Gawking at $135 Million in Nazi Loot
Klimt’s $135 million portrait of Mme. Bloch-Bauer not only dominates the main room at the top of the grand marble staircase, but overpowers everything else in the museum, and very possibly everything on the east side of Fifth Avenue until you get to the Frick Collection 16 blocks south.
The picture is four-and-a-half feet square. At the very top is Mme. Bloch-Bauer’s angular face with enormous dark doe eyes, full red lips and black tresses piled high in a towering Edwardian hairdo. She wears a silver bejeweled choker and a silver-and-gold gown with myriad gold and sliver patterns that suggest the Art Deco era that follows. But what is extraordinary is the gold and silver everywhere—in the background, layered in the dress, surrounding her in a halo-like design filled with gold and silver coins and symbols from ancient Egypt and Greece. I think I even spotted a couple of little sperm swimming around the midsection of her dress.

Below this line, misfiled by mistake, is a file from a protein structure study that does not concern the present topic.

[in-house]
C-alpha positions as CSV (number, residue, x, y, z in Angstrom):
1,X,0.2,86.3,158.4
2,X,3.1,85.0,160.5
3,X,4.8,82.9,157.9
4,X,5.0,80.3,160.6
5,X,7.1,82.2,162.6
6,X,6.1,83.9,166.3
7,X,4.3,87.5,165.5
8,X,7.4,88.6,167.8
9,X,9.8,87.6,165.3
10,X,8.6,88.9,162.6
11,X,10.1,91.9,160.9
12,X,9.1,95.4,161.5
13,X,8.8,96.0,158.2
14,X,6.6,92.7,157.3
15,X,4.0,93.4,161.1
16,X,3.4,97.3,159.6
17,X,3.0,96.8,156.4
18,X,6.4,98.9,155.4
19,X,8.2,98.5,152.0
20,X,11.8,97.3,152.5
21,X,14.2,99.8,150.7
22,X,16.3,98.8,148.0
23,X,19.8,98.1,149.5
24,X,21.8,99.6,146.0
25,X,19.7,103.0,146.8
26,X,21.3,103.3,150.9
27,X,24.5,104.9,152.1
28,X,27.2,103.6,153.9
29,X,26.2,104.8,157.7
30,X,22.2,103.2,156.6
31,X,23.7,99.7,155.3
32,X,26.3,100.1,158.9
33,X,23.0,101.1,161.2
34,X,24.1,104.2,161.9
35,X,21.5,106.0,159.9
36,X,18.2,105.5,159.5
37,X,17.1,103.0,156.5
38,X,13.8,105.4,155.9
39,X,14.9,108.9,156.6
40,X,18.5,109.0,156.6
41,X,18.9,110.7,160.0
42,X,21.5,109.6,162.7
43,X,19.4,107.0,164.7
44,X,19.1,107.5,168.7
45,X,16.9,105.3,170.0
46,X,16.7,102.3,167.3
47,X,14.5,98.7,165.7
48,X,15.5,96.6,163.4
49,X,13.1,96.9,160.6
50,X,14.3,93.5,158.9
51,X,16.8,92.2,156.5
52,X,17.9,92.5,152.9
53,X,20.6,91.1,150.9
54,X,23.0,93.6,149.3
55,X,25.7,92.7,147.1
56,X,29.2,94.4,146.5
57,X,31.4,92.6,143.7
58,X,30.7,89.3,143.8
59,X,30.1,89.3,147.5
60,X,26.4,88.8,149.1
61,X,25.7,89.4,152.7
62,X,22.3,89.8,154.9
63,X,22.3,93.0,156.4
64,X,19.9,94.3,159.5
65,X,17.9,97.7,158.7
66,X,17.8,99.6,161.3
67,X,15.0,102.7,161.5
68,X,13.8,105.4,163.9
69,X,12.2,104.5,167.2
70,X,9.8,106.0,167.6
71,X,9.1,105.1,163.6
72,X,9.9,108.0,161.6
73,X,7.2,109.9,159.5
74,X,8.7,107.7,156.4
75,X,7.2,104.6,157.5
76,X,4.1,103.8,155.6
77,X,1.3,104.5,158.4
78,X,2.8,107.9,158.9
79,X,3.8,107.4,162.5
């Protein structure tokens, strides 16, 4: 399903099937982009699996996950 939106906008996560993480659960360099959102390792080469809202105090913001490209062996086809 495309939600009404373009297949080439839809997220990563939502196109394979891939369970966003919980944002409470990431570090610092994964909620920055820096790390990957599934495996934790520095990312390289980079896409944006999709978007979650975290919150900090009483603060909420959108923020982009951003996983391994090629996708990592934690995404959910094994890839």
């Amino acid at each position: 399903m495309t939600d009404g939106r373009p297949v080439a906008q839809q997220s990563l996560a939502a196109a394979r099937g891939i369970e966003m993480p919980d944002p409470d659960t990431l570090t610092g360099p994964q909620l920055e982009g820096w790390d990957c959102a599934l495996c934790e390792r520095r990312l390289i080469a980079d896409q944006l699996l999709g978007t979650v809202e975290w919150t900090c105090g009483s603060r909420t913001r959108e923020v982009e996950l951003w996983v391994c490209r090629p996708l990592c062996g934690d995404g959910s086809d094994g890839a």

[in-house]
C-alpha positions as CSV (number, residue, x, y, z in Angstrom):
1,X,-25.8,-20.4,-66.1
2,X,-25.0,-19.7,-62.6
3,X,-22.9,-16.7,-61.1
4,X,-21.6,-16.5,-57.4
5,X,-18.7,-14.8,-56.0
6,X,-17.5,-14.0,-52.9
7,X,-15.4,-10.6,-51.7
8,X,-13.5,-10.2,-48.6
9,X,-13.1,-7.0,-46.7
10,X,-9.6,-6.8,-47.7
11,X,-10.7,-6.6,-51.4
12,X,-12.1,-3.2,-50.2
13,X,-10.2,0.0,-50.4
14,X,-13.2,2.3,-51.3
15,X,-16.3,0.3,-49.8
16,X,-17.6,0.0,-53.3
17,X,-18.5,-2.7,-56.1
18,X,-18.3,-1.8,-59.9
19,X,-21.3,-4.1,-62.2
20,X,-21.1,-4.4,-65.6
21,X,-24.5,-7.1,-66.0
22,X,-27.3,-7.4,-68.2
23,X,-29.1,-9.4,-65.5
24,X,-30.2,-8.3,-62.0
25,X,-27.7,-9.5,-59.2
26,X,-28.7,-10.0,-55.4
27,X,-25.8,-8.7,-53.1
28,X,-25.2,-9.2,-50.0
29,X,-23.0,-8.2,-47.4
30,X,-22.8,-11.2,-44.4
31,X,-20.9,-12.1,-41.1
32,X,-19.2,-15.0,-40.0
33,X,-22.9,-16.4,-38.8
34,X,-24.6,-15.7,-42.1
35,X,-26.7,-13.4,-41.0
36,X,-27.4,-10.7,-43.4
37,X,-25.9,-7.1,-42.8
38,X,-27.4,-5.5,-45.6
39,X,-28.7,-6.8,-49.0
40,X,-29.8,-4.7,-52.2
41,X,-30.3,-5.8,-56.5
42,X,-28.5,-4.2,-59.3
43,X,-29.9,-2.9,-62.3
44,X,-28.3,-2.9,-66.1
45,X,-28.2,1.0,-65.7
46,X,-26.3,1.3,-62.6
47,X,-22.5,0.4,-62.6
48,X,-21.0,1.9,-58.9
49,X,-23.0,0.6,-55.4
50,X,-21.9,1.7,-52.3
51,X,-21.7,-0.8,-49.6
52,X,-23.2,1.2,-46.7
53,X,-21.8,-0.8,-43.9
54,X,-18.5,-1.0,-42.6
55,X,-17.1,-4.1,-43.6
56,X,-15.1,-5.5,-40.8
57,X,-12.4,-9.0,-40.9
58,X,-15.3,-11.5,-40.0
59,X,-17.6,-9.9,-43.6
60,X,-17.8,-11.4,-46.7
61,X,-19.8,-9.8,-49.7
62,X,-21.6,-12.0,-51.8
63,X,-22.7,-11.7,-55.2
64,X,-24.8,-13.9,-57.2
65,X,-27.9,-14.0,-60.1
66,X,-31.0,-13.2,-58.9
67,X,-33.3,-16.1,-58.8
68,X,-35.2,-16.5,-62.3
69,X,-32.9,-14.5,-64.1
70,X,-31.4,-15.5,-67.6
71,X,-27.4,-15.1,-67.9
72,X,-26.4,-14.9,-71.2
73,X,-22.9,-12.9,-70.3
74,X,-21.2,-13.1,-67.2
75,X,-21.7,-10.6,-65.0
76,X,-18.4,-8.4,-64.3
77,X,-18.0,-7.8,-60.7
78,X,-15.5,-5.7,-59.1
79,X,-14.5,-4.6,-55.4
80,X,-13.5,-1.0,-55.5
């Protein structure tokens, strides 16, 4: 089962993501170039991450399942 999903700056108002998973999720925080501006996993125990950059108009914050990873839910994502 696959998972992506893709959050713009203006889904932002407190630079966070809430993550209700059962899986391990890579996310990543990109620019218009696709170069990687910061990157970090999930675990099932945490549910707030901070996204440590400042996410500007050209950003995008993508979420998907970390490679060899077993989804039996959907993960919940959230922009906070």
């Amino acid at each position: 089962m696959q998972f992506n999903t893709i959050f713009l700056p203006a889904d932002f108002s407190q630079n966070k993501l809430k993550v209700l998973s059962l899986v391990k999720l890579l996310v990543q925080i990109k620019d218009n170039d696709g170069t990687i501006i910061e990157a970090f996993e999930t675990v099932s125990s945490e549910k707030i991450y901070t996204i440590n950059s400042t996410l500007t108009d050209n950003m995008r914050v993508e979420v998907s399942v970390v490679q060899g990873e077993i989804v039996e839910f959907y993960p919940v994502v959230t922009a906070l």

Yet, in spite of the blazing array of precious metals, my eye kept returning to her face with an expression as mysterious as that of Mona Lisa.
Someone once said that paintings take a long time to create and that viewers should spend time looking at those that they feel have meaning.
I kept returning to the Klimt portrait after visiting other galleries in the museum. It pulled me like a magnet as I studied anew the dazzling gold and sliver designs. All the while I kept trying to get my head around $135 million.
Did Ronald Lauder Overpay?
Christopher Benfey, Mellon Professor of English at Mount Holyoke, doesn’t think so. On June 20, 2006, he wrote in Slate.com:
As for the $135 million, the price seems low to me. Most art prices seem low to me. What’s a reasonable price for a one-of-a-kind masterpiece? If the Texas Rangers once paid Alex Rodriguez twice that amount to play shortstop for 10 years, hasn’t Lauder gotten his Klimt, which he owns in perpetuity, for a steal? (I’d rather have Adele on my wall than A-Rod on my team.) Fortunately for the rest of us, Lauder’s luxury object will be available to all of us, radiating luxe, calme, et volupté forever.